Those are just a few of the examples that have led to a multitude of complaints from static caravan owners.
As an example, back in 2000 static caravan owners complained to the Local Government Ombudsman Service. The caravan site they were pitched at lacked transparency about a 48% pitch fee price increase. This lead to a mass of complaints and disgruntled caravan owners.
If you feel like you have been subject to a breach of agreement or unfair terms then you do have a right to claim. Both trade associations and citizens advice companies will be able to advise you on the actions to take and guide you through the process. Seek advice if you are unhappy with the terms outlined in your agreement.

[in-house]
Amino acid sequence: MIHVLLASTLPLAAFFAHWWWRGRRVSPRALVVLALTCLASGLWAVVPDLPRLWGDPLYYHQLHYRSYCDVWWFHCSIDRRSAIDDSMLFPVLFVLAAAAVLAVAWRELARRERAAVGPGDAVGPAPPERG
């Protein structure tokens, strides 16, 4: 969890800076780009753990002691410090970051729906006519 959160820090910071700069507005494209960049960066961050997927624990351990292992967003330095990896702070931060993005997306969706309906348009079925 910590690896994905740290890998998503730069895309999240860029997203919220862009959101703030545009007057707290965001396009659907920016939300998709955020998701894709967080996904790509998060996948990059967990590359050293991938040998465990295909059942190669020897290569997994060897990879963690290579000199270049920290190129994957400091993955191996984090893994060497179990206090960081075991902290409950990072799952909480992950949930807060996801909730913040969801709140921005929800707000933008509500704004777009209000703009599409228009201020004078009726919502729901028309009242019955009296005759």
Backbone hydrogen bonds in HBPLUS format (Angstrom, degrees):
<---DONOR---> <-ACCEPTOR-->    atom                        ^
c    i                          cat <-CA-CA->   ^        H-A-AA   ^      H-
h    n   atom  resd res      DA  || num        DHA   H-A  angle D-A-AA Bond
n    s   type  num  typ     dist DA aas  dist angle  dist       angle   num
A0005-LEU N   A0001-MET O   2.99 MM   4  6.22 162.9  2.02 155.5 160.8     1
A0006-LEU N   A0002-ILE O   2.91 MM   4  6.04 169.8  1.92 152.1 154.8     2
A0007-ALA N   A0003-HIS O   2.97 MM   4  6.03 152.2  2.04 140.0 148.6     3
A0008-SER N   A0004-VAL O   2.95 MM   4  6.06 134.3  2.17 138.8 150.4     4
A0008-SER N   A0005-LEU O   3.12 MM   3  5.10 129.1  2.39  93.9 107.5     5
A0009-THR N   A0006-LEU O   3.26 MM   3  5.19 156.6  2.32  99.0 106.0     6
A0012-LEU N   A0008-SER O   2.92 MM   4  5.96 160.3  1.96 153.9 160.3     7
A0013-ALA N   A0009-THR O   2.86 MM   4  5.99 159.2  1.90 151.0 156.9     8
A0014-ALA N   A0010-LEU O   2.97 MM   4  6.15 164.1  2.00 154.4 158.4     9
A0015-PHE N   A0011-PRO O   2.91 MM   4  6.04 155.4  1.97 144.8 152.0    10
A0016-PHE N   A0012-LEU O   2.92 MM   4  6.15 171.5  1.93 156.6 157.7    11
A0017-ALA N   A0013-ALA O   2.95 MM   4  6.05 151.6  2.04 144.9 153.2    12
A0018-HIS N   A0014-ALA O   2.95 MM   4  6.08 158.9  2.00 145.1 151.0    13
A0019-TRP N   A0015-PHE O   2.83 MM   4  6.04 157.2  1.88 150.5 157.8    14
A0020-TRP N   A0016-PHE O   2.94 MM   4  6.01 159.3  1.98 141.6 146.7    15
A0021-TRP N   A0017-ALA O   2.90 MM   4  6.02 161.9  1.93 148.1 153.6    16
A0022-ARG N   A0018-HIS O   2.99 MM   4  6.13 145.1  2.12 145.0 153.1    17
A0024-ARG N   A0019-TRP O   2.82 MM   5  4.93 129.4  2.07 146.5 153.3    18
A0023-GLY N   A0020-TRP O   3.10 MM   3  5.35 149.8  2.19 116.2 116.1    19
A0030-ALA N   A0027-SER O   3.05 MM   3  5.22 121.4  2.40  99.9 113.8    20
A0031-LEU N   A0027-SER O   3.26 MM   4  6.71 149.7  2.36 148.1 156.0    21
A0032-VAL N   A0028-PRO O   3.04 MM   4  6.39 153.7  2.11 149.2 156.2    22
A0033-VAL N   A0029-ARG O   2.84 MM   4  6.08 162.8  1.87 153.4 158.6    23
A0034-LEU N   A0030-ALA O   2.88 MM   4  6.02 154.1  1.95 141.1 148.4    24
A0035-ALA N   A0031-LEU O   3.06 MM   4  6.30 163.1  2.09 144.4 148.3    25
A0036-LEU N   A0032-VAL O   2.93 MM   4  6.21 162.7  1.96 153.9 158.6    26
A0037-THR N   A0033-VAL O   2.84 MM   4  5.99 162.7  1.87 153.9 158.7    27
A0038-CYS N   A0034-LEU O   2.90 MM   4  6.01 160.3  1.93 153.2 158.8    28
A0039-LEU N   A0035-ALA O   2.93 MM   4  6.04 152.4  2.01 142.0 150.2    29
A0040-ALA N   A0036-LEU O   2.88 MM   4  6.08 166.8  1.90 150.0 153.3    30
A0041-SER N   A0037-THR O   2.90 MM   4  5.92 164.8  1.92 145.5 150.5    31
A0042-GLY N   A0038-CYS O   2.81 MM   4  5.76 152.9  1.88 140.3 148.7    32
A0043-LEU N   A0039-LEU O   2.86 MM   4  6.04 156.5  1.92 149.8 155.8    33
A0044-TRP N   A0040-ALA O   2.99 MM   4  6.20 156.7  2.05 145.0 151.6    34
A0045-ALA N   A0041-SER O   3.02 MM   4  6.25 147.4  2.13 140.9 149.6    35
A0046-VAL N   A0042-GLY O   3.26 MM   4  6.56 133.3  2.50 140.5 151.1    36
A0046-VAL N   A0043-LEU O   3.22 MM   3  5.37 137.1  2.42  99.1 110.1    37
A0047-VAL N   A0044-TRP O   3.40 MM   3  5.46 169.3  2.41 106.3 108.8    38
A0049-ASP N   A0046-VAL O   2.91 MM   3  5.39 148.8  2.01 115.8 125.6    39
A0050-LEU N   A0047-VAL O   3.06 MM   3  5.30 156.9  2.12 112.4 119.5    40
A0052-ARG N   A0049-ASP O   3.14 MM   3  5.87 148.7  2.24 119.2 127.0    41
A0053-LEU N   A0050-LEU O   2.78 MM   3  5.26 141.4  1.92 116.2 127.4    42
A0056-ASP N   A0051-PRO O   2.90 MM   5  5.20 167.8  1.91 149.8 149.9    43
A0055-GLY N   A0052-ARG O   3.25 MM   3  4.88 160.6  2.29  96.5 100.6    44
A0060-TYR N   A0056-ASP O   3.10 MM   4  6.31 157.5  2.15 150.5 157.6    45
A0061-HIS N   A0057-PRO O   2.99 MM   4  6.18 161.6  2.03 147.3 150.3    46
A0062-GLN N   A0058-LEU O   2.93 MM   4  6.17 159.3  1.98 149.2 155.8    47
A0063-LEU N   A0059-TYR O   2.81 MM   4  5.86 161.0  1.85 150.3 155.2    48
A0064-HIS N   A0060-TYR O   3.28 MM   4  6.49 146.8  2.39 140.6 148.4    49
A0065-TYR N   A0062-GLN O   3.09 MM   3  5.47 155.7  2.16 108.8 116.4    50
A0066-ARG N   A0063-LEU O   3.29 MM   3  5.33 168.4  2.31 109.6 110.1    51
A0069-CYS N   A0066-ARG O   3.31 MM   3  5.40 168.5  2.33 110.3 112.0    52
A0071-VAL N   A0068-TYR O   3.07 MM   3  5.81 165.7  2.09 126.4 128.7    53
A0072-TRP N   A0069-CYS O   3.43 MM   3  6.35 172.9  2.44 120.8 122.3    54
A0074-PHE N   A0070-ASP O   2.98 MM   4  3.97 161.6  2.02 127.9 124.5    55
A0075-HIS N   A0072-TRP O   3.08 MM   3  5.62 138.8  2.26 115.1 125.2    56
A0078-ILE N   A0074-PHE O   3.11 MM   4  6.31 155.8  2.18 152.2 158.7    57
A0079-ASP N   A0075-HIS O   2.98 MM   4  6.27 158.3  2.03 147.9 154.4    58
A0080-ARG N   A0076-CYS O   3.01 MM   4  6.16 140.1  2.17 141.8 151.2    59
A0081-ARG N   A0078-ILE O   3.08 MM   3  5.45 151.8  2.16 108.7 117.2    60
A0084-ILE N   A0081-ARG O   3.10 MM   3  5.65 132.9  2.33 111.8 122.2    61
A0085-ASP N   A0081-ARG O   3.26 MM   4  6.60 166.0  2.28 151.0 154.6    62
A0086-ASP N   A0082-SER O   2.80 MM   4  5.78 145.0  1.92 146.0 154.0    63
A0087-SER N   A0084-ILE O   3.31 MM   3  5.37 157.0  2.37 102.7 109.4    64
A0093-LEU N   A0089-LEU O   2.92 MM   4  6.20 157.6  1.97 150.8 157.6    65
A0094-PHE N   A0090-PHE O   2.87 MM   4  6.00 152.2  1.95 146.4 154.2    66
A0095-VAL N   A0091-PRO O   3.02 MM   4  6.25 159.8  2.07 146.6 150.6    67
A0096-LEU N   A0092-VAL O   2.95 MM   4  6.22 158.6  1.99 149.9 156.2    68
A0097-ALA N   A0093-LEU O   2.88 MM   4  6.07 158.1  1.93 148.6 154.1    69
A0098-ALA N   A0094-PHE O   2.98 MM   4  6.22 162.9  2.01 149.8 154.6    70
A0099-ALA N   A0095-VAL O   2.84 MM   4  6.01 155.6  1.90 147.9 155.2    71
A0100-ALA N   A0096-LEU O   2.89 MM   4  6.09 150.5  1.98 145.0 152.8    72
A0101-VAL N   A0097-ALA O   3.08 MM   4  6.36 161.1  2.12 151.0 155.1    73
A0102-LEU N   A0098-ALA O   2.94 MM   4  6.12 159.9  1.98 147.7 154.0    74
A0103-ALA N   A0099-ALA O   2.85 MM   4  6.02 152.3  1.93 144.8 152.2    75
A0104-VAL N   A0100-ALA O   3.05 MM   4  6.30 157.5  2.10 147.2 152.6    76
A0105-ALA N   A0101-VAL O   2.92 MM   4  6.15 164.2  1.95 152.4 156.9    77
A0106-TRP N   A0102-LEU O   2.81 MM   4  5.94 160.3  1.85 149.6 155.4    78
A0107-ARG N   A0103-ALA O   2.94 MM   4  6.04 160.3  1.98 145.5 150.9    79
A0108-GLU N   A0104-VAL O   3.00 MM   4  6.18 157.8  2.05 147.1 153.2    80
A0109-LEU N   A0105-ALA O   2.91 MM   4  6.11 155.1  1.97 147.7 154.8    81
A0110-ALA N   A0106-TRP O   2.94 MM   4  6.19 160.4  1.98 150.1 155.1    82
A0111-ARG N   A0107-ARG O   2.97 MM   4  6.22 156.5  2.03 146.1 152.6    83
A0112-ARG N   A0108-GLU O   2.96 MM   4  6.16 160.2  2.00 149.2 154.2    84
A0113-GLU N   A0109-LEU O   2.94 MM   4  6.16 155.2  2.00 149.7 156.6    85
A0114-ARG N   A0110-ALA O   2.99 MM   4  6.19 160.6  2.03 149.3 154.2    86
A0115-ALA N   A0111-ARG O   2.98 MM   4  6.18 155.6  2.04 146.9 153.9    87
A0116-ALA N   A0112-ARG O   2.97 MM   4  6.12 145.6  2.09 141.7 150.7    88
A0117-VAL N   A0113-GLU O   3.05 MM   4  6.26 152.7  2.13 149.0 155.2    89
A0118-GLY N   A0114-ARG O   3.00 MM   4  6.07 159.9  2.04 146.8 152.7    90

How to Complain About Holiday Accommodation
It is not only caravan owners that have a right to complain. If you are holidaying in a holiday home, self-catering accommodation or caravan that does not meet your expectations you too have a right to complain. If the holiday home does not meet your expectations upon arrival, then you could have a claim on your hands. There are a few ways in which you can issue your complaint about the holiday home.
It can be done whilst you are on the holiday park. The first step would be to get an official complaints form from the holiday company you are staying with. This should be signed by a representative at the park or someone in charge. You then should try to gather as much evidence to support your claim as possible. Take videos and pictures. Write things down, so you remember what has happened to be in a strong position to give a full report.